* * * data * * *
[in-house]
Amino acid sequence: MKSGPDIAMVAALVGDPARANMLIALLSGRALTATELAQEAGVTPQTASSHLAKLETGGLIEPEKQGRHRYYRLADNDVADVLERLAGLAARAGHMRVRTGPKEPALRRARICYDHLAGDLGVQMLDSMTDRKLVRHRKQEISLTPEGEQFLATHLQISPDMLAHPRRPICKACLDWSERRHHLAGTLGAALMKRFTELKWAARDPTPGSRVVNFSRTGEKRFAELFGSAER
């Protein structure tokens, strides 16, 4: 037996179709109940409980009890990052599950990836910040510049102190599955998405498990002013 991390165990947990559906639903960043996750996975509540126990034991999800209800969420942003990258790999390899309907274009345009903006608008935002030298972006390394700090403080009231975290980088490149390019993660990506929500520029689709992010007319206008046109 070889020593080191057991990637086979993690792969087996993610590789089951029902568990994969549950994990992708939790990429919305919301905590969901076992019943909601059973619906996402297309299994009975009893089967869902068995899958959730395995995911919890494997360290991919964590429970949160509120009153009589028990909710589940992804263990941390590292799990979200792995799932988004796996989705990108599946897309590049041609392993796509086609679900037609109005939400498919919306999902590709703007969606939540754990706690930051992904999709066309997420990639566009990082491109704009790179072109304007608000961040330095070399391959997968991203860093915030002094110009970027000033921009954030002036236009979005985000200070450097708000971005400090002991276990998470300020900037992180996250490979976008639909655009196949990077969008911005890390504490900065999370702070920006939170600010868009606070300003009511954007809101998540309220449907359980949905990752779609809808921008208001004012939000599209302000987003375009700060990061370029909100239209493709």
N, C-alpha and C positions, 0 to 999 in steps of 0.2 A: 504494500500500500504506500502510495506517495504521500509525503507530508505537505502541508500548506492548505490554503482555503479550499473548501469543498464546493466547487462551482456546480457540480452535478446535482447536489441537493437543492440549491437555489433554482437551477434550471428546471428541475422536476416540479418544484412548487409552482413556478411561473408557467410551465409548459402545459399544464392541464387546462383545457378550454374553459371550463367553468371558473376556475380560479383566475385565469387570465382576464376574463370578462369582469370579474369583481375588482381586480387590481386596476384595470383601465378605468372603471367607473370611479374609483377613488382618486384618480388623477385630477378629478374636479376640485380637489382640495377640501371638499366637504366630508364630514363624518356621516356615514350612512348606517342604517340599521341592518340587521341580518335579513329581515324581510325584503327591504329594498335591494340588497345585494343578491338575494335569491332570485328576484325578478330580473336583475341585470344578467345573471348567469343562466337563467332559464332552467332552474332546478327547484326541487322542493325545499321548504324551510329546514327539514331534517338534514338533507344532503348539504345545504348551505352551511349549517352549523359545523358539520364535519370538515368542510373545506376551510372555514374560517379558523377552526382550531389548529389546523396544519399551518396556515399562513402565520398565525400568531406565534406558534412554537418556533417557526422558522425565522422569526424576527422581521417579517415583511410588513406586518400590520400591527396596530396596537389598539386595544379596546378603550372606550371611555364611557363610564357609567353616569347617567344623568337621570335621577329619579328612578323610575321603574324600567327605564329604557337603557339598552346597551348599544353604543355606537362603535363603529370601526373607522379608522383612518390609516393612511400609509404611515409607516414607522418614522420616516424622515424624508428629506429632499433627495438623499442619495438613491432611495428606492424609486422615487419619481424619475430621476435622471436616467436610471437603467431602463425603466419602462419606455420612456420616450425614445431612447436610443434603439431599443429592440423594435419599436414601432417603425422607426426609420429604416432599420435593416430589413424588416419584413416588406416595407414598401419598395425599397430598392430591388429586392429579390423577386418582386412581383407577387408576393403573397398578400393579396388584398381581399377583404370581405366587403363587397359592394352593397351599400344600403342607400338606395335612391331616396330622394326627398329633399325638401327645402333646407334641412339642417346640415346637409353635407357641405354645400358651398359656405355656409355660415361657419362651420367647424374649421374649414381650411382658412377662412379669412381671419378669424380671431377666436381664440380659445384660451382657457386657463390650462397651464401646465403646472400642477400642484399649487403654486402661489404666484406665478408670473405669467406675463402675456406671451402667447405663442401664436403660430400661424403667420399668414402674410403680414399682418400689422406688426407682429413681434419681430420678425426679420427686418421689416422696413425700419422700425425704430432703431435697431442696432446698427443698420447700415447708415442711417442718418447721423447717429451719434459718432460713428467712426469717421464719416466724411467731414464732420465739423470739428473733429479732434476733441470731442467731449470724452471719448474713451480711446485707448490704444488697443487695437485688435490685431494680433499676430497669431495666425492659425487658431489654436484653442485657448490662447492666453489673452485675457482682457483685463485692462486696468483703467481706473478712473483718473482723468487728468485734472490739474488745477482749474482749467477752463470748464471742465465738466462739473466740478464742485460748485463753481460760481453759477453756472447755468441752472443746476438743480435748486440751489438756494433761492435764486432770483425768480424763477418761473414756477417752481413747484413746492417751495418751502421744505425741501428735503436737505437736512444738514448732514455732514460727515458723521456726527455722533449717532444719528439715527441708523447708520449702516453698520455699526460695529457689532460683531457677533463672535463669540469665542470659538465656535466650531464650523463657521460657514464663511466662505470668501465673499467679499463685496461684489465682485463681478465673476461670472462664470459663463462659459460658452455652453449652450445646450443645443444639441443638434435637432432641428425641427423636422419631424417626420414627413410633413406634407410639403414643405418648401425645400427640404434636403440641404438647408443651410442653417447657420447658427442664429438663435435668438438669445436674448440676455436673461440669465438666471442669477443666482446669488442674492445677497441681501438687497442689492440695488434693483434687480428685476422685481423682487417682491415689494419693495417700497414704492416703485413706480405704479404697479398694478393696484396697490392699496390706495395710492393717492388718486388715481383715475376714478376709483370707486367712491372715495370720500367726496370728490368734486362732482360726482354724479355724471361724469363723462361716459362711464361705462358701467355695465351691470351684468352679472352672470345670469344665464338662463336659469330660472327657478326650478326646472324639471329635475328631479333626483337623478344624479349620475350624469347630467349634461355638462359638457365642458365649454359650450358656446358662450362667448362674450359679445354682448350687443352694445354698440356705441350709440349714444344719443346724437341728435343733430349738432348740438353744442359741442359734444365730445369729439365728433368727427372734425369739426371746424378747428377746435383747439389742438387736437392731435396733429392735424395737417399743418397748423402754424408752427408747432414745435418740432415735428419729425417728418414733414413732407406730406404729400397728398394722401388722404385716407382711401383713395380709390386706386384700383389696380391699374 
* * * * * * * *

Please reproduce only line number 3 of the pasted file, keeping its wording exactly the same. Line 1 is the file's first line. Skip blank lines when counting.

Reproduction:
């Protein structure tokens, strides 16, 4: 037996179709109940409980009890990052599950990836910040510049102190599955998405498990002013 991390165990947990559906639903960043996750996975509540126990034991999800209800969420942003990258790999390899309907274009345009903006608008935002030298972006390394700090403080009231975290980088490149390019993660990506929500520029689709992010007319206008046109 070889020593080191057991990637086979993690792969087996993610590789089951029902568990994969549950994990992708939790990429919305919301905590969901076992019943909601059973619906996402297309299994009975009893089967869902068995899958959730395995995911919890494997360290991919964590429970949160509120009153009589028990909710589940992804263990941390590292799990979200792995799932988004796996989705990108599946897309590049041609392993796509086609679900037609109005939400498919919306999902590709703007969606939540754990706690930051992904999709066309997420990639566009990082491109704009790179072109304007608000961040330095070399391959997968991203860093915030002094110009970027000033921009954030002036236009979005985000200070450097708000971005400090002991276990998470300020900037992180996250490979976008639909655009196949990077969008911005890390504490900065999370702070920006939170600010868009606070300003009511954007809101998540309220449907359980949905990752779609809808921008208001004012939000599209302000987003375009700060990061370029909100239209493709």